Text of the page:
Family Prayer

Prayer Makes All the Difference

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We have all heard this saying, “The family that prays together, stays together.” In our modern society, family members do not even have time to eat together, much less pray together.

With the divorce rate at 50 percent for couples, it is affecting Christian homes in a drastic way. According to the Barna Group, Christians divorce rates vary from 21 to 34 percent depending on the denomination and religious beliefs. Other studies are indicating that divorce rates may be somewhere between 10 and 20 percent. It might even be less than 10 percent.

Phil McGraw (“Dr. Phil”) writes in his bestselling book, Relationship Rescue, “An interesting statistic shared by David McLaughlin in his wonderful series entitled “The Role of the Man in the Family” reflects that the divorce rate in America is at a minimum one out of two marriages. But the reported divorce rate among couples that pray together is about one in ten thousand. Pretty impressive statistic, even if you reduce it a thousandfold.” It’s a fact: praying together works.

What are the real statistical numbers? No one knows for sure. But one thing is certain: when a couple practices their faith, attends church on a regular basis, studies the Bible and prays together, they can almost double the odds of avoiding divorce. Having Christ in the center of our marriages makes a huge difference in maintaining a stable marriage.

Prayer breathes life and gives a new heartbeat in the center of the Christian home. When the family prays together, each member is given the opportunity to learn what it means not only to be intimate with God but to have a personal relationship with the Lord.

What happens when our prayers are answered? We experience God in a personal way. We view God’s love from a totally different perspective and our daily lives are changed in a radical way. Our trust level increases and we are not afraid to tell others what God has done and how our faith grew. We trust the Lord more. That is why it is important to introduce our children to the joy and excitement of answered prayer. When we have family devotionals and prayer, we pass our Christian convictions to the next generation. Our children need to see our genuine faith in action; how faith has acted in our personal lives. Having our prayers answered will lead to important and deeply meaningful discussions about spiritual discussions.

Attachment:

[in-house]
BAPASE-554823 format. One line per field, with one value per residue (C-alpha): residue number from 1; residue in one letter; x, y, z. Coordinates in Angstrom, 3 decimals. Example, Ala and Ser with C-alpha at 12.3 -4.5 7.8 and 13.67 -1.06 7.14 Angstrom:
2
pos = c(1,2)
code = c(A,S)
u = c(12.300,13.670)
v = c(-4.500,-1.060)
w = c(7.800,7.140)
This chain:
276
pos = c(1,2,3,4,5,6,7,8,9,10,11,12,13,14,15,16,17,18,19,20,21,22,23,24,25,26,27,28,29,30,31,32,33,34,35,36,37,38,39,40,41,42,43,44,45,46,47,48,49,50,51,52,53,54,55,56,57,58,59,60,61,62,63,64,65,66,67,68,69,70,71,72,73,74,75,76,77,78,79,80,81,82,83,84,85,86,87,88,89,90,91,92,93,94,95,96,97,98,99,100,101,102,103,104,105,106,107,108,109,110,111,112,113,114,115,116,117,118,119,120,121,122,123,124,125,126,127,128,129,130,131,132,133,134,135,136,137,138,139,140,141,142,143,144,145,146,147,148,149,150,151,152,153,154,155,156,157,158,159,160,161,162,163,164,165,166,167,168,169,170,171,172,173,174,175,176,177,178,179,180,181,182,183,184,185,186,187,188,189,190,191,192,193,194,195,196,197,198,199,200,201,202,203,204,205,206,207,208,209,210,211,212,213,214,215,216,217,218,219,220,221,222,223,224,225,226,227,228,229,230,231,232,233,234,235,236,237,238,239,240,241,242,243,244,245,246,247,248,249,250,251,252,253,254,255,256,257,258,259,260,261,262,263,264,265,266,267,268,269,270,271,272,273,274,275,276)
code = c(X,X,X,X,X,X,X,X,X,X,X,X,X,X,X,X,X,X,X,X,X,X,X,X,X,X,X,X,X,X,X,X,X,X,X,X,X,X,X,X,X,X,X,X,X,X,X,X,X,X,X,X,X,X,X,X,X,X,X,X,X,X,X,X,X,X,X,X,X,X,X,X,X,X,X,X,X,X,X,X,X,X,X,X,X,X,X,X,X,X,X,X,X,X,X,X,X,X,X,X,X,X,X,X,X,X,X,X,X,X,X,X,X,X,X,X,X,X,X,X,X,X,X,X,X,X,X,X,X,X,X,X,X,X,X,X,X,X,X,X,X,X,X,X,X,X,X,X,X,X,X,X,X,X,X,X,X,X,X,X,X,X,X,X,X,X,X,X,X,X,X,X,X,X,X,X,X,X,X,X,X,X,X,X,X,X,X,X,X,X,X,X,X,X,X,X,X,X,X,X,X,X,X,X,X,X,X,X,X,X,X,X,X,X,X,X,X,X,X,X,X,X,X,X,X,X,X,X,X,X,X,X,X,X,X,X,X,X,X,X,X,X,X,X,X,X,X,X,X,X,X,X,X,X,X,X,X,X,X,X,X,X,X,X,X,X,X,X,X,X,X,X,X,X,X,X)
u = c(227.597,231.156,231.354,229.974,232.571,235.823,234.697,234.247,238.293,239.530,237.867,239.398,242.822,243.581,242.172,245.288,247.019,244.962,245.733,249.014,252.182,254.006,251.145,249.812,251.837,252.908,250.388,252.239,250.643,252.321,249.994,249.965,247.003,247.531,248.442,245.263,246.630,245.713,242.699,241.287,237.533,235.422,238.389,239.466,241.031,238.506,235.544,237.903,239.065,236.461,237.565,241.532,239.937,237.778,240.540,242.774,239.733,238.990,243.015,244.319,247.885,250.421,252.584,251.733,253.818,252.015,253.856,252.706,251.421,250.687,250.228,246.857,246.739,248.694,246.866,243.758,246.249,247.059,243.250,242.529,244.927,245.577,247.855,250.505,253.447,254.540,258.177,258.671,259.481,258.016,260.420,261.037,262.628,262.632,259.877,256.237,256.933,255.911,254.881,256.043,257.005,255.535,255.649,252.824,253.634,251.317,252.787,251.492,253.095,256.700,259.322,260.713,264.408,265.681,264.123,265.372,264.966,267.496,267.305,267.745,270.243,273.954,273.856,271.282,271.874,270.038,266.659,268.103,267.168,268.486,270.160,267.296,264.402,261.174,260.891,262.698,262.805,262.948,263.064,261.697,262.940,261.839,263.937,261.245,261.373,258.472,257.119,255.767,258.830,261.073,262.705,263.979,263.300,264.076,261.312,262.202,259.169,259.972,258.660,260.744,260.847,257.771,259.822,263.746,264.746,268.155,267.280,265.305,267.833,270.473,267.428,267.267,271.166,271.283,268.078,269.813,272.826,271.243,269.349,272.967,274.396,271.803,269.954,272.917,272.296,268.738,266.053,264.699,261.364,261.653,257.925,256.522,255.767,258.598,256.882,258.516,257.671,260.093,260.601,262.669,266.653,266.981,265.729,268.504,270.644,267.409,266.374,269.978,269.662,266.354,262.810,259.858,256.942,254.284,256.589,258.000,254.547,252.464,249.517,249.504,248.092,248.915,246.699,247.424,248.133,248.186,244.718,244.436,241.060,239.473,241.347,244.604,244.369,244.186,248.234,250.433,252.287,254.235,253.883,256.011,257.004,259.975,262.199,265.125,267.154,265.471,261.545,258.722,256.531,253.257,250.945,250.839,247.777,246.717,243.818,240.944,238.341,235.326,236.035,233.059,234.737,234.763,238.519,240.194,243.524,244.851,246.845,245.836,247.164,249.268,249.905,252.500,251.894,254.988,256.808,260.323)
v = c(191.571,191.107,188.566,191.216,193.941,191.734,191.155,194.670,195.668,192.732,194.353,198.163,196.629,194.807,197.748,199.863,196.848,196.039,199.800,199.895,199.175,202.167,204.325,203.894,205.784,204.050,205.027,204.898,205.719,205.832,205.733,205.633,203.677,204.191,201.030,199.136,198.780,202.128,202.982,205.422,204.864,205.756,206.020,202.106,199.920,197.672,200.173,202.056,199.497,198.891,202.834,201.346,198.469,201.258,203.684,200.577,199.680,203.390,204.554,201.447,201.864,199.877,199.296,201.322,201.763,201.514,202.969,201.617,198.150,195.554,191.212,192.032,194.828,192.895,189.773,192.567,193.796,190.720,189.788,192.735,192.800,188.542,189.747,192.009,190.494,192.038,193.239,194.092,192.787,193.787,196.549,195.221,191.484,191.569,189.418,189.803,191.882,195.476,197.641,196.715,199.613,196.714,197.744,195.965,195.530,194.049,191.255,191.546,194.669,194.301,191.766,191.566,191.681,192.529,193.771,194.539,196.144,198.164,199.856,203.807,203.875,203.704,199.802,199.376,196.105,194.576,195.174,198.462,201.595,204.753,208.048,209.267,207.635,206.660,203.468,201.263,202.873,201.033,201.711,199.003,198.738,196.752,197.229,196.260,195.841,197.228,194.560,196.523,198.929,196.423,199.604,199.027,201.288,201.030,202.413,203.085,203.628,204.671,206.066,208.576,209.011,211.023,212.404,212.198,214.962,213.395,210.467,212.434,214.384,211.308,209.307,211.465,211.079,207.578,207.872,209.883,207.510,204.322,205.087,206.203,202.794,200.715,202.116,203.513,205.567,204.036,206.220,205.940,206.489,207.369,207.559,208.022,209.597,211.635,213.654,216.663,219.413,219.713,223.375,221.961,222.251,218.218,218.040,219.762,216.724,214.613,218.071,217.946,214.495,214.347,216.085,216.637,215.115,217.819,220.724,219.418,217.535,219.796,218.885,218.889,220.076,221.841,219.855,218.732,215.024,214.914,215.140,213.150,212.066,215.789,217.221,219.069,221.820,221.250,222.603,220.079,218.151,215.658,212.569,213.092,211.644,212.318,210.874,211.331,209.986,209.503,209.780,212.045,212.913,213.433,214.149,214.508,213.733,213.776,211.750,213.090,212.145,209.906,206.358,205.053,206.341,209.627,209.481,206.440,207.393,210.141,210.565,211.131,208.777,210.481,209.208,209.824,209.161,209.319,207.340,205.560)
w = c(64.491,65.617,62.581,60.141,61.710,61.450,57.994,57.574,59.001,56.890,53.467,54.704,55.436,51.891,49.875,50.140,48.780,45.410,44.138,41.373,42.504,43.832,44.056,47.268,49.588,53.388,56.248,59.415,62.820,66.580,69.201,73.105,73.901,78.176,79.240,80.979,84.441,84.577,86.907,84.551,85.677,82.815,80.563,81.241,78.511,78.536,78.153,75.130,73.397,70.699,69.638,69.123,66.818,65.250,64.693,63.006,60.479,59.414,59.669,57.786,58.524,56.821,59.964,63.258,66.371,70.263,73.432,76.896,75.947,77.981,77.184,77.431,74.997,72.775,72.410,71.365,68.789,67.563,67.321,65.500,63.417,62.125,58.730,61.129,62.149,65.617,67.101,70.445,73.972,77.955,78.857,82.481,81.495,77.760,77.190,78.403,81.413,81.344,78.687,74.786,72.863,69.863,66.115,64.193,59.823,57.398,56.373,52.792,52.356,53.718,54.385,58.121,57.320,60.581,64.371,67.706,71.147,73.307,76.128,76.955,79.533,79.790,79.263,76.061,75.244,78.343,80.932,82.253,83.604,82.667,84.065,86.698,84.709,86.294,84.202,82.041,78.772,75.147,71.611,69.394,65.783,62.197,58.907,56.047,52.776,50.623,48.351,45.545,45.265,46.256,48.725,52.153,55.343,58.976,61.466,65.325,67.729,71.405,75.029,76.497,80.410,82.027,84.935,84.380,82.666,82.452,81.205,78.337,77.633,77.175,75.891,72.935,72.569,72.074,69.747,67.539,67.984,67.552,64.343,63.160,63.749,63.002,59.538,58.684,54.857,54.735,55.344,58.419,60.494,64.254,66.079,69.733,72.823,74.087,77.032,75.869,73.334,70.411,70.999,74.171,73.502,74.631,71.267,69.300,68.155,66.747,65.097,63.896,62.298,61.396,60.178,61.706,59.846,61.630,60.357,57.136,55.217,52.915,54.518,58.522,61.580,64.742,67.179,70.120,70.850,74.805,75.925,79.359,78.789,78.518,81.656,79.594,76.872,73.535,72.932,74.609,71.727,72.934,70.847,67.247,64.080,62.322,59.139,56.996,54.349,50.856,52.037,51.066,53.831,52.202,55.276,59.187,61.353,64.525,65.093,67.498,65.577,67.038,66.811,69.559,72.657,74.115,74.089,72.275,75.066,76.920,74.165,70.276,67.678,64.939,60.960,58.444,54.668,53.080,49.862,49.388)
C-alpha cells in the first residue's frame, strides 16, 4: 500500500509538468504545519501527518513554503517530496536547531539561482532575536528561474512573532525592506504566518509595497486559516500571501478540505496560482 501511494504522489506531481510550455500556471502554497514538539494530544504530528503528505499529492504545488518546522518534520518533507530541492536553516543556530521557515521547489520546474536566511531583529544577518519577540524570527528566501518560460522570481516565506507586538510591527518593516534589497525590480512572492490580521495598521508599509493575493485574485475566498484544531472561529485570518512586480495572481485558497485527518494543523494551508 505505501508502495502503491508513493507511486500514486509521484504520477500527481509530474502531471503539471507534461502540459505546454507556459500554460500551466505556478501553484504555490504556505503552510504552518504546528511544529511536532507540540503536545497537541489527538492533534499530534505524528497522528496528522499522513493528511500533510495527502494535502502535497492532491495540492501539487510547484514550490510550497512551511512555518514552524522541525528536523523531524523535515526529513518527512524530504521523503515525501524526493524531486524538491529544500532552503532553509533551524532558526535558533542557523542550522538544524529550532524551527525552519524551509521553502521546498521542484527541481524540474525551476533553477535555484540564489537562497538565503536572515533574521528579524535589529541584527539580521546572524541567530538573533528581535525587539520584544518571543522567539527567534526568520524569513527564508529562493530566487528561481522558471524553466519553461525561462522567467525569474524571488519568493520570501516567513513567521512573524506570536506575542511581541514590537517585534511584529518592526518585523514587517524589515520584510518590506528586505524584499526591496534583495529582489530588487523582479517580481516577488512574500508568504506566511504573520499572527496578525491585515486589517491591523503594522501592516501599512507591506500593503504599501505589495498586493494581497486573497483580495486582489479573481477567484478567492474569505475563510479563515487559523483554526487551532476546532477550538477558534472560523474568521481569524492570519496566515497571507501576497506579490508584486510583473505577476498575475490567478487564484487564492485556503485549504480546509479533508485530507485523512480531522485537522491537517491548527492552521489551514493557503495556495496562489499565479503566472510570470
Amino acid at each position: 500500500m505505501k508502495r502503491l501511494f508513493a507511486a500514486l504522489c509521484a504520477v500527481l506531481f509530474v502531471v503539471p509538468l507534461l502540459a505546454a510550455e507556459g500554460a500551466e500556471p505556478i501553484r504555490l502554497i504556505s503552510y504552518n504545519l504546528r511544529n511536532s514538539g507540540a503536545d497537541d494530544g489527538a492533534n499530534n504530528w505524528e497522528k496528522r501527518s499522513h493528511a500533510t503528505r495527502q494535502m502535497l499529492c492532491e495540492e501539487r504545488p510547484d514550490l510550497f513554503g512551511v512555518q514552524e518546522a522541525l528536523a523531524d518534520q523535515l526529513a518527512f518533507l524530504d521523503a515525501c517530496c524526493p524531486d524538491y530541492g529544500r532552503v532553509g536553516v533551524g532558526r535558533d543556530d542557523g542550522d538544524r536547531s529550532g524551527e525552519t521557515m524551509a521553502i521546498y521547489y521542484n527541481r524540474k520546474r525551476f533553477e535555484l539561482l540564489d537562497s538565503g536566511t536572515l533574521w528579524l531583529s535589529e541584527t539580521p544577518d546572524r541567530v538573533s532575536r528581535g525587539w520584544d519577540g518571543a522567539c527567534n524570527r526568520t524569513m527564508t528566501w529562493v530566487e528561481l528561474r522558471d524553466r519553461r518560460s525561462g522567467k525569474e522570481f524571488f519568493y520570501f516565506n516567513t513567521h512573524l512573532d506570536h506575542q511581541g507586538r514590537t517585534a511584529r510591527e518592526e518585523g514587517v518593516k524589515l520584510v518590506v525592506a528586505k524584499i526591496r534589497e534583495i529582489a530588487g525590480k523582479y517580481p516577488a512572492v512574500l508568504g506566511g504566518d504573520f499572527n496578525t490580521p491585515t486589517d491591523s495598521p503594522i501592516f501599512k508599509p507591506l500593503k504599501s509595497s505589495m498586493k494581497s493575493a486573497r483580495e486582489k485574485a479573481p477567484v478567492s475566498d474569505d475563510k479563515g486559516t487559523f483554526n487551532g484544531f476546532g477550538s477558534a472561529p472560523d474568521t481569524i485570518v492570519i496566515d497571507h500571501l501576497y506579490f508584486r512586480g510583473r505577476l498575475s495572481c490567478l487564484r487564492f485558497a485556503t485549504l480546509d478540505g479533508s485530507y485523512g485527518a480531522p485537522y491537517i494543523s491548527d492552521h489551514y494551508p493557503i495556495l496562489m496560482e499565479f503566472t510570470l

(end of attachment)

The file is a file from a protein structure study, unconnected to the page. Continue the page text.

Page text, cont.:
More importantly, prayer has the effect of deepening the interpersonal relationship in family. Prayer is all about personal intimacy—with God and each other.

When we pray with the family, we share our experiences one with the other. We are teaching our children that prayer is talking to God as a friend and our prayers don’t have to be long, formal, and fancy. Prayers should be short, spontaneous, from the heart, and conversational. Children will learn that relationships with God and with each family member are essential for character development. Let us lift our heart in prayer to unite us to God and one another. As our relationship with God develops, may our love for Him and one another also grow.

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